Pointers make good family pets — but they also like to gallop on the moors,” said Patricia Eldridge, secretary of the Pointer Club.
“They were imported hundreds of years ago, from the European mainland to do a job of work. The Pointer wasn’t bred to do anything other than find game birds (partridge, grouse, pheasant) and they’re still used for that purpose now, in field trials.
“They were originally bred to quarter the ground, and range over hundreds of acres to find these birds.
“Currently, the bloodlines are divided between working and show dogs. Both types need careful training on the recall; their instinct is to go — and remember they’re known for their stamina more than their speed.”
Although working Pointers excel in field trials today, many live happily as beloved — if lively — family pets. The Pointer Club recommends training for all Pointers, and offers help with this.
Many dogs have a reputation for enjoying running, but there are sprinters, and there are marathon runners in the dog world — and the Pointer qualifies as the latter.
“If you’re looking for a jogging partner, a Pointer could be a great choice,” said Patricia. “They have wonderful temperaments, and need regular exercise. They are described in our standard as an aristocratic breed.
“For a family dog, you need to go for a show-bred Pointer, as working lines are more ‘hyper’. You do need to look out for tiny white hairs on clothes and furniture — and they love a cuddle!”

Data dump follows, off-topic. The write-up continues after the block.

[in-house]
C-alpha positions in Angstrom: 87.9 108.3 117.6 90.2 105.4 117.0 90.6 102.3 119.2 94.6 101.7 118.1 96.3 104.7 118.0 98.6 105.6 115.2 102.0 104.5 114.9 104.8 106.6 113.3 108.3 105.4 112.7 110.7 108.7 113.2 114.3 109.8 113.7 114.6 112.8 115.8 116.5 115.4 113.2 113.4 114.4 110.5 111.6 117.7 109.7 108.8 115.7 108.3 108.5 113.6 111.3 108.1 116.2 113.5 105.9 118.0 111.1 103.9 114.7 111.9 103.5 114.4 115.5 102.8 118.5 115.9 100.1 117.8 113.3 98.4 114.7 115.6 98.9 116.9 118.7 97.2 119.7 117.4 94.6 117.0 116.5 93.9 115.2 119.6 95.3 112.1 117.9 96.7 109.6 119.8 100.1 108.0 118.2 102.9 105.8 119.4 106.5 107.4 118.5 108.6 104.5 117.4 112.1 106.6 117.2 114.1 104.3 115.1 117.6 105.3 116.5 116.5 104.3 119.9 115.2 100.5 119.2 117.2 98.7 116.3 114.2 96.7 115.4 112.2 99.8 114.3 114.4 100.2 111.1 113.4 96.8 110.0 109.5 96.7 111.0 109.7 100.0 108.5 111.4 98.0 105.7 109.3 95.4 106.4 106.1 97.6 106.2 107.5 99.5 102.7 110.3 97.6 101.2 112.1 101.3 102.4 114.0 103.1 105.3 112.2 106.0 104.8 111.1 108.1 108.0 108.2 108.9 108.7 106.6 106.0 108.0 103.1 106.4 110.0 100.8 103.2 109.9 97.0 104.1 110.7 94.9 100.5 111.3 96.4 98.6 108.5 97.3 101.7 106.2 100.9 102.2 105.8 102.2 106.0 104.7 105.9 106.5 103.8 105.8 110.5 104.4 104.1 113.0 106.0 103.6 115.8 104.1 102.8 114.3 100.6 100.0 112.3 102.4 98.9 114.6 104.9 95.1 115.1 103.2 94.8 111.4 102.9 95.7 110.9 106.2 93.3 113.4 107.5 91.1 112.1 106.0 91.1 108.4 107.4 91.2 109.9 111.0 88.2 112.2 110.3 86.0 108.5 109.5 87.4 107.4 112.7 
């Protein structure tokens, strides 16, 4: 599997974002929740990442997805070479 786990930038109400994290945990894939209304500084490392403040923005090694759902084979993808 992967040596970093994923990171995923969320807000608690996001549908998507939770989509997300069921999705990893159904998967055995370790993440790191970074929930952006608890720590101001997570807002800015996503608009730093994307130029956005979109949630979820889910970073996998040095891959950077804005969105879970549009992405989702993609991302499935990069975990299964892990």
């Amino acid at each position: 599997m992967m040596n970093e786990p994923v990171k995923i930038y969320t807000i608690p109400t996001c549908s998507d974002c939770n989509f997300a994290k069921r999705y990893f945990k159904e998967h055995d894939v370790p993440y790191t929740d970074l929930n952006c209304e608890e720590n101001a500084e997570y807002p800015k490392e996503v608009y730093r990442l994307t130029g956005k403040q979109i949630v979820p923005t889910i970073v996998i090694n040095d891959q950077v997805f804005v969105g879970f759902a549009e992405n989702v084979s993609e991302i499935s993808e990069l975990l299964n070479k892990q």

A familiar Pointer pose — doing what they love best.
With thanks to Lynda Rayner and Heather Smith of The Pointer Club.
● Life expectancy: 12 – 15 years.
● Price: £800 – £1,100 for a puppy; a lot more for a fully trained dog.
● Size (at withers): Dogs: 63 – 69cm; bitches: 61 – 66cm.
● Weight: 23 – 32kg.
● Coat care: A brush and the occasional bath. The dogs have natural oils in their coats that help protect them in all weathers, so shampooing isn’t necessary.
● Health status: No known points of concern. Because they are often out and about in grassy areas, they may occasionally develop allergies to pollens and mould spores, and ear infections. Seed ingestion can be a more serious problem. Cut paws are another
● Character: Noble, refined, and very alert, they have staying power and speed. A sensitive breed, they are non-aggressive, kind, and gentle. They’re very easy to live with if all their exercise requirements are met. Equally at home in front of a warm fire or out on a freezing moor.
● Trainability: Pointers are very biddable and extremely intelligent. It should be remembered that they were bred for a purpose, and this instinct is very powerful. Working Pointers have been selectively bred, for centuries, for their natural hunting instincts and biddability. Careful consideration should be given to a consistent and committed training regime because of these traits. However, this does vary from Pointer to Pointer, as each dog is an individual, and a training method that may work for one does not necessarily work for another.
● Exercise requirements: They require at least one hour free running every day. It is essential that they are trained for a good recall from a very early age.